In 2000, a Metro Times review of these sometimes underappreciated hometown heroes observed, “Since 1988, the Volebeats have been reaching into the recesses of cultural memory to breathe new life into old ideas, building new expectations in the midst of cliché-heavy musical forms.” Indeed, drop the laser needle down randomly on a Volebeats rec and you might hear echoes of Velvet Underground, Gram Parsons, Link Wray, even the Phil Spectorish strains of the Walker Brothers, all filtered through the record collections and personal idiosyncrasies of three (and sometimes four or five) individual songwriters.
Yet most reviewers insist on casting the band along strict y’allternative lines — though the group is more Brian Wilson than Hank Williams, more Lou Reed than Jim Reeves. Maybe the notion of cowpunks hailing from Detroit Rock City provides an irresistibly quaint hook? As if in answer, this 12-song odds ’n’ sods collection of covers, rarities, singles and new material finds the Voles sticking pretty close to alt-country territory. The band originals recall, variously, George Jones, the Everly Brothers and the Eagles (twangy weeper “Too Much Love” should be shopped all over Nashville), and the six covers tell, if on paper improbably, a similar tale. “Maggot Brain” doesn’t seem to alter the Funkadelic template until you realize that’s guest player’s Jon Rauhouse’s pedal steel guitar — arguably the least funky instrument on the planet — snaking around dreamily in the mix. The 13th Floor Elevators’ “I Had To Tell You” is as jangly as a long-lost Whiskeytown side, Slayer’s “Die By The Sword” gets transformed into a grim country dirge worthy of a Flannery O’Connor tribute album, and ABBA’s “Knowing Me Knowing You” takes at least three spins before vestigial memories of the original even start filtering back to you. And paying tribute to 1940s-era Detroit act The York Brothers, the Voles pull off a sleek little country-shuffle cover of “Hamtramck Mama.” (Fun fact: Upon its original release, the song — about a gal of decidedly, um, loose morals — brought down the wrath of the Polish-American community.)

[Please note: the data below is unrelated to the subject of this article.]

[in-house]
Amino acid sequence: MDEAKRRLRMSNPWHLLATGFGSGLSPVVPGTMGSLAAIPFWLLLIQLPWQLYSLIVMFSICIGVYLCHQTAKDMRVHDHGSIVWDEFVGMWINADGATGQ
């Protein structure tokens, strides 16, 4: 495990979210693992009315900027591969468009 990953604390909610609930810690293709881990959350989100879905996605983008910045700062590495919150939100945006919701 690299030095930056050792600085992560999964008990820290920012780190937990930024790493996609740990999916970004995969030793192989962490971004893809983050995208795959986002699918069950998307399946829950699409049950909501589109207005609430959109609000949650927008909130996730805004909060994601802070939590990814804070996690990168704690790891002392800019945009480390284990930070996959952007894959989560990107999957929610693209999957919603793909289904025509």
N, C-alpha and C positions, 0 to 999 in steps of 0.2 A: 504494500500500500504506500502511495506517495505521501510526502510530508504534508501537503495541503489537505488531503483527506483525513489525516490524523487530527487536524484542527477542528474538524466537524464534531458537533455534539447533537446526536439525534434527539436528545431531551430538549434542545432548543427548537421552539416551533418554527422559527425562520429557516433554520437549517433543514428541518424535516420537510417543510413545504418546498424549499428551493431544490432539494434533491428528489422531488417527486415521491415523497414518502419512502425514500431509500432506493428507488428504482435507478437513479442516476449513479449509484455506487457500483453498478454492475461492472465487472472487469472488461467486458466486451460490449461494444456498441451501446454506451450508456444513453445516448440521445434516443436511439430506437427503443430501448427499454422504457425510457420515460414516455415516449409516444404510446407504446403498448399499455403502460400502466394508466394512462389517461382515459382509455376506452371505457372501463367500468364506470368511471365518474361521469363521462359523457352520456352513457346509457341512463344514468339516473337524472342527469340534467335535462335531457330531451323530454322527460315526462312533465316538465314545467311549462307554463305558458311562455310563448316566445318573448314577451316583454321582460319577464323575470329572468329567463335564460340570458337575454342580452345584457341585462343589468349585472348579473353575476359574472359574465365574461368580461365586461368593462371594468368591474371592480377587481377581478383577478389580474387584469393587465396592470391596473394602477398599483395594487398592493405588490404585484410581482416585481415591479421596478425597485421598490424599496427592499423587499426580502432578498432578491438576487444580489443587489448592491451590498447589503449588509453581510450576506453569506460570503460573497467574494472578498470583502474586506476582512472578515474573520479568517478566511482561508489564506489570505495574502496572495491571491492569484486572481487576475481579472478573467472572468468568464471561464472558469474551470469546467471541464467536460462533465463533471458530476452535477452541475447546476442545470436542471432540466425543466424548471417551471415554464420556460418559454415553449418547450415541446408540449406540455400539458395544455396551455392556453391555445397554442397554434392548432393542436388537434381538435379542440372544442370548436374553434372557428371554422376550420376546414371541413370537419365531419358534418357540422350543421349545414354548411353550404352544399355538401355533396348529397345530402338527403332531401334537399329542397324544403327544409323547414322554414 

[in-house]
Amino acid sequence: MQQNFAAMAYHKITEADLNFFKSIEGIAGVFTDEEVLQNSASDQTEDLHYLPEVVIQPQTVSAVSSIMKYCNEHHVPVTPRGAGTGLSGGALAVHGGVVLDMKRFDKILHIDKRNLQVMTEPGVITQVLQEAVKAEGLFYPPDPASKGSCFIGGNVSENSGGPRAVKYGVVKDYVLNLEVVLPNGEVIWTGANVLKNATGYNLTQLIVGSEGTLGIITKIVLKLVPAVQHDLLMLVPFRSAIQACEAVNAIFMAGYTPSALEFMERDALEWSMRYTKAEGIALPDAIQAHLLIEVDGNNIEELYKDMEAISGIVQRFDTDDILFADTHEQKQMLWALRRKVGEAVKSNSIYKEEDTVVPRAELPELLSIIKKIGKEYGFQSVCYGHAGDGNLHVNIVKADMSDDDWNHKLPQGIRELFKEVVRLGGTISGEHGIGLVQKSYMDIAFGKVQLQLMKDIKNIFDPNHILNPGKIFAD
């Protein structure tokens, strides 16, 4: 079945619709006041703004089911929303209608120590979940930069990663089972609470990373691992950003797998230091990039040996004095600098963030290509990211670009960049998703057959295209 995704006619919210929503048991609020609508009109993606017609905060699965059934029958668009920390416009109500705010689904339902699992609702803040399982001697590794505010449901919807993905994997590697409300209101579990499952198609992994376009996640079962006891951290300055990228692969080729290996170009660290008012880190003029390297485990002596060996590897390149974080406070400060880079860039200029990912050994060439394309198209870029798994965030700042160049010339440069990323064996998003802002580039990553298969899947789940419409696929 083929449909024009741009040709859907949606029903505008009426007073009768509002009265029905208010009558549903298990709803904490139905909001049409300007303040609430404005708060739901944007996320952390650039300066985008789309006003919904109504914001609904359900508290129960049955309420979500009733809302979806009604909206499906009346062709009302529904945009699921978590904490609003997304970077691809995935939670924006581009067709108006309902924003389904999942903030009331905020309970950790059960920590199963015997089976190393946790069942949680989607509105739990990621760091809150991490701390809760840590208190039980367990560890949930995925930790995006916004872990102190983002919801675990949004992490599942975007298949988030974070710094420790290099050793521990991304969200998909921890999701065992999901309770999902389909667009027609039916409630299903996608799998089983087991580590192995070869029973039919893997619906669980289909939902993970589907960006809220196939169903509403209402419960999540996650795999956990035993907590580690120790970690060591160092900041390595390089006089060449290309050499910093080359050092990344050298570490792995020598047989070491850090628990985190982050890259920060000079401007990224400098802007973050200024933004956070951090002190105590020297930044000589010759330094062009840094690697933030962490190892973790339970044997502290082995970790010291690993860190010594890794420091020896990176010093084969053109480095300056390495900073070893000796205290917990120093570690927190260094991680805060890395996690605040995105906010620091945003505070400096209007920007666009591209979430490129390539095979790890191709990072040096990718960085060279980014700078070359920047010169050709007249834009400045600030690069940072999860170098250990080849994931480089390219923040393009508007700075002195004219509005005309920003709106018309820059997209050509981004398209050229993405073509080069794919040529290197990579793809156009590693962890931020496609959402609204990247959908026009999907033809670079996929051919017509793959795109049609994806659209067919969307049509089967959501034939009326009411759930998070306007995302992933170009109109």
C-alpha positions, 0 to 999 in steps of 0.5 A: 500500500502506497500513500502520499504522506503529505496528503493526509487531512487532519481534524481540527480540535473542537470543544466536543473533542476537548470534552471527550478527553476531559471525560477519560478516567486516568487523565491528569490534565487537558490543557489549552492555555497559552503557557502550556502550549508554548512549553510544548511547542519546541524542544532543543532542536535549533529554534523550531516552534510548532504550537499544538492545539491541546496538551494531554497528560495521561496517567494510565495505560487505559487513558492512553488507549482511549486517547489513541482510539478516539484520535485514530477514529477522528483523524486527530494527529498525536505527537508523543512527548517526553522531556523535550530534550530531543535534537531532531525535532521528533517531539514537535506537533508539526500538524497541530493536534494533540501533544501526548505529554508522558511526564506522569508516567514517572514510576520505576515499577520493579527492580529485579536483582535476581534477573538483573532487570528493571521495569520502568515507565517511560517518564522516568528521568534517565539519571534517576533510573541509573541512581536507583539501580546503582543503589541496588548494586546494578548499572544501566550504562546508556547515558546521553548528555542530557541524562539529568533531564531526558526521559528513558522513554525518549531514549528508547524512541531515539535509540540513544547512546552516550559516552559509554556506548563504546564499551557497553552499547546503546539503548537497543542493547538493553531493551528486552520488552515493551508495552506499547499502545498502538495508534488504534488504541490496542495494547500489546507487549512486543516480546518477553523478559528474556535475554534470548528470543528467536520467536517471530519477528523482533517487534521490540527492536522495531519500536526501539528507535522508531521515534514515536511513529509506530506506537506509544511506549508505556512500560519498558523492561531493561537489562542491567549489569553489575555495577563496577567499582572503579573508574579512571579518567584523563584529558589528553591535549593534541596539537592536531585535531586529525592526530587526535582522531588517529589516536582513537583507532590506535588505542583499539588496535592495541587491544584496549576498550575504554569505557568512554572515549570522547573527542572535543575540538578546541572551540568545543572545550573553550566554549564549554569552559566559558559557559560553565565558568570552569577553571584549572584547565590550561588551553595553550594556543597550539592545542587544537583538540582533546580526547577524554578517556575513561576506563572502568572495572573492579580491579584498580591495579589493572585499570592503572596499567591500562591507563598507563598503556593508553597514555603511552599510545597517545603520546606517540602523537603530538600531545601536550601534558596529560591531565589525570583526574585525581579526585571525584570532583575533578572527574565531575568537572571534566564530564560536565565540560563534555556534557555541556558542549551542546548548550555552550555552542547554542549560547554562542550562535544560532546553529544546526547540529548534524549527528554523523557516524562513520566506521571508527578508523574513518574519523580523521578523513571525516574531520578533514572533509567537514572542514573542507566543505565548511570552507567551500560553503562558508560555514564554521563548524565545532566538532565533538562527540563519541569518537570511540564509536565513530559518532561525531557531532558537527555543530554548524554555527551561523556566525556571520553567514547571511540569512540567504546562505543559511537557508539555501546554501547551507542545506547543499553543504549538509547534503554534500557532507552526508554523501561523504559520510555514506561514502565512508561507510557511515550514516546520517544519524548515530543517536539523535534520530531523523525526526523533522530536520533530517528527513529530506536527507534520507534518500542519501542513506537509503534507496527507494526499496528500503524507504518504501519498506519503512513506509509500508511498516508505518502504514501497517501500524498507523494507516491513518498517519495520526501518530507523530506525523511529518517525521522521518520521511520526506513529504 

So whether this record is an example of truth-in-album-titling or an ironic nod at the band’s image, on Country Favorites, the Volebeats’ strum und twang is in full effect.
E-mail Fred Mills at [email protected].